The organization behind the ACT college entrance examination has teamed up with a large Chinese test preparation provider to offer a program for Chinese students who will take the test required by many U.S. colleges and universities.
Ed Colby, a spokesman for the ACT, said the program with ATA Online (Beijing) Education Technology is individually tailored to help students understand their academic strengths and weaknesses and how they can improve.
Students begin by answering individual practice questions in each of the four subjects in an ACT exam - math, science, reading and English - and recommends areas of focus for preparation.
The goal is to help Chinese students identify gaps in their knowledge via diagnostic online assessments.
"ATA will also offer a full mock ACT experience in which the student literally practices taking the exam in an assessment center under the same conditions as the ACT-proctored, timed, 3 to 4 hours in duration," Colby wrote in an email on Tuesday.
Cheating on exams like the ACT or its rival SAT has been reported in Asia and in other countries. Students feel pressure to do well on the tests, which are important components of their applications to U.S. colleges and universities.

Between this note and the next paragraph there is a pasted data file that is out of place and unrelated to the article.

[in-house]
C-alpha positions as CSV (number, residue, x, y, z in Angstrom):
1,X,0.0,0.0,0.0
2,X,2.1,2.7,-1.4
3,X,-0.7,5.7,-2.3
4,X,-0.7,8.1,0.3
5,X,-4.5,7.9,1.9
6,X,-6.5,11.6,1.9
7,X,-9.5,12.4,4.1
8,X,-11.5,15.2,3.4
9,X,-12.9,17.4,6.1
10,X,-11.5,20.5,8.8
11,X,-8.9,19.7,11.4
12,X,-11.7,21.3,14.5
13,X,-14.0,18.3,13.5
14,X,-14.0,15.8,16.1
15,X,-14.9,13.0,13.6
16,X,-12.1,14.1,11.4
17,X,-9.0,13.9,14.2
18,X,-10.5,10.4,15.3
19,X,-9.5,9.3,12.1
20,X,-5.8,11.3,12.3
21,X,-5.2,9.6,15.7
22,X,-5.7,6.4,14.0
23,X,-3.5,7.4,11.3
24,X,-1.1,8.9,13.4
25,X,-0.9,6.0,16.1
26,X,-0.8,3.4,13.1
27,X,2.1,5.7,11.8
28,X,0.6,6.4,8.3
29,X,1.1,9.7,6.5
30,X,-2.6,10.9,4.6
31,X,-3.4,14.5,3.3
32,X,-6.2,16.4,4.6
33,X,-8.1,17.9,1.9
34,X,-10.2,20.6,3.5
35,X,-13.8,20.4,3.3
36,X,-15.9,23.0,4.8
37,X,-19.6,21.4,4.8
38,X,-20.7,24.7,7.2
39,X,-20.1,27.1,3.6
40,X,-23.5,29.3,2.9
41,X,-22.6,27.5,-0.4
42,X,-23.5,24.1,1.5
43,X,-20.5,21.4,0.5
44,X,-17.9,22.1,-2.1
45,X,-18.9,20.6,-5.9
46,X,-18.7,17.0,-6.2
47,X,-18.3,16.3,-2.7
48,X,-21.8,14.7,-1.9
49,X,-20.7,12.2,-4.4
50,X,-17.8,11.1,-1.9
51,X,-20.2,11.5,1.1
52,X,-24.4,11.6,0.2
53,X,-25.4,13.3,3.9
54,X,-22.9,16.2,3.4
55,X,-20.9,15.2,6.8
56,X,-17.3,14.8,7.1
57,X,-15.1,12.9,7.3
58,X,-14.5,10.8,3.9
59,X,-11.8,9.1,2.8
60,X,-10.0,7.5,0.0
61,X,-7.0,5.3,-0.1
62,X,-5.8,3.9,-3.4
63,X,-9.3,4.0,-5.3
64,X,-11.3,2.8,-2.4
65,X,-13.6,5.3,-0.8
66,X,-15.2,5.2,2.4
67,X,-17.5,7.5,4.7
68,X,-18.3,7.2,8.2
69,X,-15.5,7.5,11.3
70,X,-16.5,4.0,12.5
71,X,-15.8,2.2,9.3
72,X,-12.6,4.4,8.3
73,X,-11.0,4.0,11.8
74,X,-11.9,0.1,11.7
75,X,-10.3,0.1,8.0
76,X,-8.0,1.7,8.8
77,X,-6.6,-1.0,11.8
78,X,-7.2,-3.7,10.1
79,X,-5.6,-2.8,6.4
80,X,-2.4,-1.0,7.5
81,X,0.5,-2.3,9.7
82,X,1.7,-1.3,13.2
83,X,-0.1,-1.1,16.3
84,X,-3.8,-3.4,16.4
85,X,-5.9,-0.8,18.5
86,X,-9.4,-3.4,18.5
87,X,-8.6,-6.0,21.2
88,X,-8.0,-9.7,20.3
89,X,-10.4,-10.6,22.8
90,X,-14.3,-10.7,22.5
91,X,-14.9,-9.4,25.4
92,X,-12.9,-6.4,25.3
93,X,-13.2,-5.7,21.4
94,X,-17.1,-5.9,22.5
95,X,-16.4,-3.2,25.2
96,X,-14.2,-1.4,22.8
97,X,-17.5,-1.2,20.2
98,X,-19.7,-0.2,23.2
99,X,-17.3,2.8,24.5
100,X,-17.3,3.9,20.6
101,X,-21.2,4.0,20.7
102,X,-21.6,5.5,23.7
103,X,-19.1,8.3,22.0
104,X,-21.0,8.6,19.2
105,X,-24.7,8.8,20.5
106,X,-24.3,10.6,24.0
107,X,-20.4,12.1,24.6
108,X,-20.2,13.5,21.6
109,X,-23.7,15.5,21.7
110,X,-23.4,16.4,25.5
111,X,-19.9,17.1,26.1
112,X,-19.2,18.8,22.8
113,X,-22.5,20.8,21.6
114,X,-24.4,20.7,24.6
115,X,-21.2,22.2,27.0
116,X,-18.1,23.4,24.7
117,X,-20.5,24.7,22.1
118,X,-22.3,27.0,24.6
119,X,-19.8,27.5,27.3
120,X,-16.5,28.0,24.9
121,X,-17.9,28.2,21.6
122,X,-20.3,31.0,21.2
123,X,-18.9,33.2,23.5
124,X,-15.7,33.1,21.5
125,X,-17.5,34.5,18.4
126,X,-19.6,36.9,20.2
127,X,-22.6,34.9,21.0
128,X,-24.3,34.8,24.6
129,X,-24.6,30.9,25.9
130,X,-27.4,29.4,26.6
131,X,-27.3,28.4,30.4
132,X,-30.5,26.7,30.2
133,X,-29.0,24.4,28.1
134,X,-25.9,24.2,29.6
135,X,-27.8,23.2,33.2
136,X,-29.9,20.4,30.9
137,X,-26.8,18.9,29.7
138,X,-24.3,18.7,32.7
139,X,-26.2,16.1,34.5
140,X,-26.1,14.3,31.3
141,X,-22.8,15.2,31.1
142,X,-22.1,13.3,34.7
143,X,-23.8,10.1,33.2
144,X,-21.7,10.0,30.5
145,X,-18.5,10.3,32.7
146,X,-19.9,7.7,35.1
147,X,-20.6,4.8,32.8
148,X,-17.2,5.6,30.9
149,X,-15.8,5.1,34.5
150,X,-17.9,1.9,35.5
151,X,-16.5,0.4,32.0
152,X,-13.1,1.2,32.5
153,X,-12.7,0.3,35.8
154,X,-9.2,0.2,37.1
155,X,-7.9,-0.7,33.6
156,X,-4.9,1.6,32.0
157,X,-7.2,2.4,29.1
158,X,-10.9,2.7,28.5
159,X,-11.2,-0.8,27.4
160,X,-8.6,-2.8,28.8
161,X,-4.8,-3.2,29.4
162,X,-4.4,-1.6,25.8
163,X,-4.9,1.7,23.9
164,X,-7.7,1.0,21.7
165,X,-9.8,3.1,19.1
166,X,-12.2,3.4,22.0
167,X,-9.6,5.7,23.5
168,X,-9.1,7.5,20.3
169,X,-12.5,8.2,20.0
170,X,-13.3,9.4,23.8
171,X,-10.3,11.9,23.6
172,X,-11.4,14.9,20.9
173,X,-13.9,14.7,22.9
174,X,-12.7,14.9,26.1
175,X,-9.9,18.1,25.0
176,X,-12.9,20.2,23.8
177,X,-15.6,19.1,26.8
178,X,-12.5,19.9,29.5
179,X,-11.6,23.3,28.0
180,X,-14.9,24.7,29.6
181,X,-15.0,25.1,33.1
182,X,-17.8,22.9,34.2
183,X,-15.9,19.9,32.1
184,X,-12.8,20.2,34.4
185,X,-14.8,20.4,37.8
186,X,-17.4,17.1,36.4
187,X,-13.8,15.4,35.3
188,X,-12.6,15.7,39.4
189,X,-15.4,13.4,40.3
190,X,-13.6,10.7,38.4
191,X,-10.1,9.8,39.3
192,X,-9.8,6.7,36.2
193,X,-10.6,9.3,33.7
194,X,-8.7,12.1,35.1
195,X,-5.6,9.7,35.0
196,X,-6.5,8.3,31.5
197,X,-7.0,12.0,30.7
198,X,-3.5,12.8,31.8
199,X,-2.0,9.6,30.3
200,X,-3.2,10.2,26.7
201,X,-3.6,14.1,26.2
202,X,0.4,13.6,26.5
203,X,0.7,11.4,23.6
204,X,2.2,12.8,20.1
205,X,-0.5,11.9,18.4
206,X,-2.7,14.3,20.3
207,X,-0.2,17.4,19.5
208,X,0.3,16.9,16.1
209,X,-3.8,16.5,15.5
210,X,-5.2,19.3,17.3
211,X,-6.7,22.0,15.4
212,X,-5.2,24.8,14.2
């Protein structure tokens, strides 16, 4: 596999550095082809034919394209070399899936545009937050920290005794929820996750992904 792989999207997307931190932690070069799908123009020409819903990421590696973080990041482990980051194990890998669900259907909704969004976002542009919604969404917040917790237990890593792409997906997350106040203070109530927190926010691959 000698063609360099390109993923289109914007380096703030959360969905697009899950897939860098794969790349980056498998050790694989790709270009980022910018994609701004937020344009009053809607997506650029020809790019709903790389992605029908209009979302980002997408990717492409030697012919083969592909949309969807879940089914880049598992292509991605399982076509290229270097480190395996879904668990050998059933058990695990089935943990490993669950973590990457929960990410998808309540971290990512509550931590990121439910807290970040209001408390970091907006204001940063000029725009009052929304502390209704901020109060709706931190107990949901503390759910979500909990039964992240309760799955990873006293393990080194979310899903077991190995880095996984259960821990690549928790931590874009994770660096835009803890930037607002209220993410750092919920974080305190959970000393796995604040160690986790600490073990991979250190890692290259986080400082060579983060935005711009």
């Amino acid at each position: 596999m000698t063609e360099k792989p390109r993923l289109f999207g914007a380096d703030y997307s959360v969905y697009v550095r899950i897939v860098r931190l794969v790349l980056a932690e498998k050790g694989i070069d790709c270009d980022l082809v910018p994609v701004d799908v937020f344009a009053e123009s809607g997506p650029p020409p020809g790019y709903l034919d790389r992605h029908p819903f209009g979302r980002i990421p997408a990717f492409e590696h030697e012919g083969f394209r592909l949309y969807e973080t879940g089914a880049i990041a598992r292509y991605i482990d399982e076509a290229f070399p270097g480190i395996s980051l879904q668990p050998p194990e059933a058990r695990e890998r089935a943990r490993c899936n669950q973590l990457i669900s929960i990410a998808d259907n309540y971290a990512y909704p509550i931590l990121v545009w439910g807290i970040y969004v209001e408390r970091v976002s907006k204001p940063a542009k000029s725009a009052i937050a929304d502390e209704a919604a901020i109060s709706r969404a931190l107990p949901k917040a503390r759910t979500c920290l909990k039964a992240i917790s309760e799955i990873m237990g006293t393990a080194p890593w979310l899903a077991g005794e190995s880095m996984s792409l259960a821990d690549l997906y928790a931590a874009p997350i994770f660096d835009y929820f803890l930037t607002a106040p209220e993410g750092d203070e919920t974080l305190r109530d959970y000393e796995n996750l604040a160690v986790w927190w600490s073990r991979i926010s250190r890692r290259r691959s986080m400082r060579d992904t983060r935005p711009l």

Last year, SAT exams were canceled at 45 testing sites across the Chinese mainland and Macao because test takers received test materials in advance. In 2015, prosecutors in Pittsburgh and Philadelphia charged 15 Chinese people, alleging they conspired to have impostors take the SAT and other college entrance exams for other students in exchange for payment of up to ,000.Most of the defendants pleaded guilty and were deported from the U.S..
The ACT was also canceled in South Korea and Hong Kong last year because of widespread security breaches.
Colby said the ACT does not release information about test security incidents.
"ACT takes test security very seriously. We use layers of security measures and procedures to deter and detect cheating attempts. Our test security measures are constantly evolving in response to emerging threats," he said.
Some U.S. colleges have dropped the ACT/SAT requirement for international students. Bob Schaeffer is the public education director of the nonprofit Fair Test, under the National Center for Fair and Open Testing, in Jamaica Plain, Massachusetts. He said U.S. admissions offices that do not require ACT/SAT scores from international applicants rely on a mix of other data that varies from school to school.
It can include "scores from the TOEFL and other English language competency exams, transcript reviews by independent verification services and interviews conducted either on site or using technologies such as Skype", Schaeffer said in an email.